Unlike so many contemporary concertos that seem more about stroking the egos (or more charitably, challenging the formidable skills) of the soloists, this one adroitly and economically uses the solo instrument and orchestra in an almost narrative and engaging way. Kudos to the Eugene Symphony for midwifing it, and to the Columbia Symphony for nurturing it during this celebration of the composer’s 75th year.
ArtsWatch has covered (click the following links for our stories) other fall concerts that included splendid Oregon music among works by composers from elsewhere, including Portland Piano International’s recitals featuring Henry Kramer (playing music by Eugene composer David Crumb) and Justin Bartlett (playing Johanson), the Mousai (performing Portland composer Thomas DeNicola’s Memories), my own favorite living Oregon composer Kenji Bunch’s music on a 45th Parallel program that I unfortunately had to miss because it happened the same night (a good problem for a music community to have, I suppose, but I wish such conflicts could be avoided) as Third Angle New Music’s performance of Jay Derderian’s Frozen Smolder (to my ears the most persuasive piece on the program) in October. Eugene’s Delgani String Quartet is dedicating substantial parts of its season to music by Oregon composers such as Paul Safar, Terry McQuilkin, and David Crumb. And of course the fall also saw the big Oregon new music event of the season, Christopher Corbell’s opera Viva’s Holiday, and a program of readings of three new one-act operas in progress by Portland composers John Vergin and Theresa Koons. There were no doubt others we’re overlooking. All this in a period of about 90 days.
The next few months offer abundant evidence that we may truly be in a golden age for Oregon contemporary classical music. I’m sure we missed a few, so please use the comment space below to let readers know about other events that feature Oregon contemporary classical music this winter and spring.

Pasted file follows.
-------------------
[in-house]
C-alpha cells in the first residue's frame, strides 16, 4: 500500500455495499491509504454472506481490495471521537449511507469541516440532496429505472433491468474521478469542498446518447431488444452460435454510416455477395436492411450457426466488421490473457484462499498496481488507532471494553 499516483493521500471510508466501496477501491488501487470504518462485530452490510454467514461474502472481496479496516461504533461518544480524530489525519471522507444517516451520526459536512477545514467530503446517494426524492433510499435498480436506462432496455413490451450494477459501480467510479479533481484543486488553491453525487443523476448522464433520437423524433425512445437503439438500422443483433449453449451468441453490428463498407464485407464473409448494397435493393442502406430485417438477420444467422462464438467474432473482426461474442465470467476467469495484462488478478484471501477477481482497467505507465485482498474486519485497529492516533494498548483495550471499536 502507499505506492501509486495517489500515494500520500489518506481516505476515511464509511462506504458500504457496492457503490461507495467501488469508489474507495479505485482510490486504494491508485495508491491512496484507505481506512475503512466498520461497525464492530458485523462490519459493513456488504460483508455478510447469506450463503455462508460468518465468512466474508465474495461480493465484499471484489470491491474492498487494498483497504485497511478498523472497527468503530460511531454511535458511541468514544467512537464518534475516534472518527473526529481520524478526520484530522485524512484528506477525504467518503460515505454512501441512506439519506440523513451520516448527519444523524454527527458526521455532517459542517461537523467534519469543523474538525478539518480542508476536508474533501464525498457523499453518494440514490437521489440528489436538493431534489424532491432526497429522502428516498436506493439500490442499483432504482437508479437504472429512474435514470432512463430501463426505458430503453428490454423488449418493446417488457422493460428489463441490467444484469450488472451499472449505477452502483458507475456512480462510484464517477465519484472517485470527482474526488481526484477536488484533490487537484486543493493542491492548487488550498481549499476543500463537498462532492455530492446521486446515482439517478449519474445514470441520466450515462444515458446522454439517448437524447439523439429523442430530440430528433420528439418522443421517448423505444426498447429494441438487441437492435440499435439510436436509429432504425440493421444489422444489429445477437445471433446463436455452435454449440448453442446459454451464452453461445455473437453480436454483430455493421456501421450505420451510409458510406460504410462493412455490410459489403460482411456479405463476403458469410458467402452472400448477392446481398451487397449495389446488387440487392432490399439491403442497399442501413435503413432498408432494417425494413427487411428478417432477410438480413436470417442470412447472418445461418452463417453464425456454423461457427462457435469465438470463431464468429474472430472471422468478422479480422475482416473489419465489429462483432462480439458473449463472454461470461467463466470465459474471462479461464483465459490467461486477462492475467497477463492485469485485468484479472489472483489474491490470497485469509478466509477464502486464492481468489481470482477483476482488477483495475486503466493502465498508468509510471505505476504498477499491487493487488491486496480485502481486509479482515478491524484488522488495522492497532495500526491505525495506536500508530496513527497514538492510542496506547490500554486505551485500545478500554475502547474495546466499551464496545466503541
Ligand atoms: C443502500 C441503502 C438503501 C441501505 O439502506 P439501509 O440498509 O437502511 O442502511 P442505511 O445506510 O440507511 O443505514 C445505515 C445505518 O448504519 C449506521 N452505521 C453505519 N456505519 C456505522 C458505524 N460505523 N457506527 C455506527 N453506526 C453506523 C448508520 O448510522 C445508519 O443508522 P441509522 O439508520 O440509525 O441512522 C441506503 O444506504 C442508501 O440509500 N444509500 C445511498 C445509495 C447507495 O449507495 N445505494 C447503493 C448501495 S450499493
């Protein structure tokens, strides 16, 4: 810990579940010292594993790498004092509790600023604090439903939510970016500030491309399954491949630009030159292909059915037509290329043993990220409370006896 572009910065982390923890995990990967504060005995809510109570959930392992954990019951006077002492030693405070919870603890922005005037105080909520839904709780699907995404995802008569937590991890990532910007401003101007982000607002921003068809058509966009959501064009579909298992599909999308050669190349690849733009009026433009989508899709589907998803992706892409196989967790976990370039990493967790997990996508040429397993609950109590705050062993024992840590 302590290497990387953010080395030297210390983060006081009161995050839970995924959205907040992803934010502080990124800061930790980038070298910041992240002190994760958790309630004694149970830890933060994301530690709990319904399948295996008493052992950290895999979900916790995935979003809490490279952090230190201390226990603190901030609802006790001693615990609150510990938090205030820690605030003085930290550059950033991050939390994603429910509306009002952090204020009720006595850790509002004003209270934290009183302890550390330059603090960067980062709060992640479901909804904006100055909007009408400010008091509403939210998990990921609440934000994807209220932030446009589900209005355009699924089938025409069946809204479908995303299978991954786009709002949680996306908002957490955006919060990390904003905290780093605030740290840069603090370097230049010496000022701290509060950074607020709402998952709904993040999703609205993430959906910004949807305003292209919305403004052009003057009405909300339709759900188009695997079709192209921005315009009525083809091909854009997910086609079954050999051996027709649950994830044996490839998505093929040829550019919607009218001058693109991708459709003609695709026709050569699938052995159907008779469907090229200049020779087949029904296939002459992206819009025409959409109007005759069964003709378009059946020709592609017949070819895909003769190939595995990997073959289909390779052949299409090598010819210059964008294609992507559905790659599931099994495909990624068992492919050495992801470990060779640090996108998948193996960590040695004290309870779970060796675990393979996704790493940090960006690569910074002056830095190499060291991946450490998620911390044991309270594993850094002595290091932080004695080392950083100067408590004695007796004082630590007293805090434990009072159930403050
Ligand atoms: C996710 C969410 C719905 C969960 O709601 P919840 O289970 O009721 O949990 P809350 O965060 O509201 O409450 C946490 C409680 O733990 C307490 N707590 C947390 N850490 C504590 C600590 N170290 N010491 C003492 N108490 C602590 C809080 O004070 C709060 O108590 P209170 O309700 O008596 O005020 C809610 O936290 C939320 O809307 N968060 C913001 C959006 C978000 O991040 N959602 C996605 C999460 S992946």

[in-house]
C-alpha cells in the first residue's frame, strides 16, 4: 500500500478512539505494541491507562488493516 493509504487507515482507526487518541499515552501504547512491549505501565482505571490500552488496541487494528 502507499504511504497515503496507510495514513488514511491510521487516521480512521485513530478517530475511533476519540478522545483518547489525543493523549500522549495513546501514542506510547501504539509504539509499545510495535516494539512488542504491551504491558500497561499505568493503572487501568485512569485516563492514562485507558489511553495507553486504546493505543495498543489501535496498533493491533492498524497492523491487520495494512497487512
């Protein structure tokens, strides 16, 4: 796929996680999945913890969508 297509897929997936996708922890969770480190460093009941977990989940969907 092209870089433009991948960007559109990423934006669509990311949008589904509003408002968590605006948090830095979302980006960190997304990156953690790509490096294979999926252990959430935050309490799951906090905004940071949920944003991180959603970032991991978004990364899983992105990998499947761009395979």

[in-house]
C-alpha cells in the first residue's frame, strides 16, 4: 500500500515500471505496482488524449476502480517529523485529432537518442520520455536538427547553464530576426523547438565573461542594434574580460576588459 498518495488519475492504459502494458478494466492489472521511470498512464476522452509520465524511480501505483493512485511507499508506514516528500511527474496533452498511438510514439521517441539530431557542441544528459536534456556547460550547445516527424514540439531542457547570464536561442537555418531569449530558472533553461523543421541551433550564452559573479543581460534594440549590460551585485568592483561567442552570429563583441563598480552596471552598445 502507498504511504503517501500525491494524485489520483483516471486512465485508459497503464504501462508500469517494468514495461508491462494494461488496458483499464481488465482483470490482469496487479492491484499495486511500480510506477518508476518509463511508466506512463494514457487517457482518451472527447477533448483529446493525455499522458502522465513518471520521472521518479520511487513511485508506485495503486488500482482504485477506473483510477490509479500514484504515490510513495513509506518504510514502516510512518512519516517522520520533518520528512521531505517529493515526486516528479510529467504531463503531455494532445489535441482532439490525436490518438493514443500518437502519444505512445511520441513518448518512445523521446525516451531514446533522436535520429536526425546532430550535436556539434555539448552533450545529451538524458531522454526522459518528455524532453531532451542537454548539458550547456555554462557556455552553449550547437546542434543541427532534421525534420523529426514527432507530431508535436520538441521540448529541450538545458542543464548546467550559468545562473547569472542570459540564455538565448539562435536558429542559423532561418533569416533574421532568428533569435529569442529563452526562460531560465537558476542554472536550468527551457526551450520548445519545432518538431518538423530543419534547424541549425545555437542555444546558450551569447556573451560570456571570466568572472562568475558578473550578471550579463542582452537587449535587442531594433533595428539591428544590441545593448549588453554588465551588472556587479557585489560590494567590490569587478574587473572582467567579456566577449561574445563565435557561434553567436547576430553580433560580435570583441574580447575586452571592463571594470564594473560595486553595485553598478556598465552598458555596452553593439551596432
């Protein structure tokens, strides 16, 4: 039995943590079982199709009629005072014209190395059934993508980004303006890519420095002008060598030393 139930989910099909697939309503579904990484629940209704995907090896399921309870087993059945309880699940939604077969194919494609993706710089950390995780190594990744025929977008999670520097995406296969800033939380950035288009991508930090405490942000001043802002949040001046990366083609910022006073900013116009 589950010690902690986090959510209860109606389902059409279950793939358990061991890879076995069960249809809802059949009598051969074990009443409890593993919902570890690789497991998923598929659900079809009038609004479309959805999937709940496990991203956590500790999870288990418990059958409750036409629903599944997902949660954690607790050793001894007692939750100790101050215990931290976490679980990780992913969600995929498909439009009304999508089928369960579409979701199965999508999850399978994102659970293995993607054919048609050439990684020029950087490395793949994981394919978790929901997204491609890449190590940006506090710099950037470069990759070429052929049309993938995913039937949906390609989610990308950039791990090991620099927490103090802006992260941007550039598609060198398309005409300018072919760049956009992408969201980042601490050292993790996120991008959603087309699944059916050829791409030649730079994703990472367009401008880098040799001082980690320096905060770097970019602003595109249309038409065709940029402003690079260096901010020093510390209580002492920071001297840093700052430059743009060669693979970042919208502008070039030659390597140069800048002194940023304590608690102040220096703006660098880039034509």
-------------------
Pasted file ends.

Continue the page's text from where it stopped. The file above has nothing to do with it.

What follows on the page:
• Estelí Gomez
January 20, Beall Concert Hall, Eugene.
January 21, The Old Church, Portland.
Read Gary Ferrington’s ArtsWatch preview of the acclaimed singer’s concerts of music by University of Oregon composers.
• “Locally Sourced Sounds”
FearNoMusic, The Old Church, 1422 SW 11th Ave. Portland.
Read my Willamette Week preview of the local new music ensemble’s latest concert of music by Oregon composers.
January 22, Holocene, 1001 SE Morrison St. Portland
February 13, WOW Hall, WOW Hall, 291 W. 8th Ave. Eugene
Read my Willamette Week preview of Amplified Repertory Chamber Orchestra of Portland’s mix of music by classic (Bach, Beethoven, Brahms) and contemporary (Jacob TV, Tom Johnson) including one of Portland’s most broadly appealing composers, ARCO’s own Mike Hsu.
• “Man of Words”
Delgani String Quartet, Oregon Contemporary Theater, 194 W Broadway, Eugene.
Orator Rickie Birran from Man of Words Theatre Company joins the ensemble in a show that mixes literary readings from Paradise Lost, Don Quixote, and more, with music by Telemann (18th century), Webern (20th century), and newly commissioned works by music by Eugene composer Paul Safar.
• Oregon Composers Forum
Beall Concert Hall, Eugene.
This free concert of the Oregon Composers Forum series will feature premieres of contemporary chamber music by ten University of Oregon composers: Izabel Austin, Alexander Bean, Tim Bloch, Makenna Carrico, Dan Daly, Michael Dekovich, Benjamin Penwell, Martin Quiroga, and Aidan Ramsey.
• Catherine Lee + Matt Hannafin Duo
Lutheran Redeemer Church, 5431 NE 20th Ave, Portland.
Read my ArtsWatch review of the Portland duo’s new CD, whose music will be on this program along with music by John Cage (Ryoanji), and Portlanders Loren Chasse and Branic Howard.
• “Perceptions of Sound”
Cascadia Composers, First Christian Church, 1166 Oak St. Eugene.
Read Gary Ferrington’s ArtsWatch preview of this multi-sensory, multi-media concert of new music by Oregon composers.
• “Somewhere I Have Never Traveled: Music of Bonnie Miksch”
FearNoMusic, Lincoln Hall, PSU Room 75, 1620 SW Park Avenue.
This CD release performance features music by the Portland State University professor, singer, electronic musician and forward-looking composer Miksch, who’ll also perform.
Beall Concert Hall, Eugene.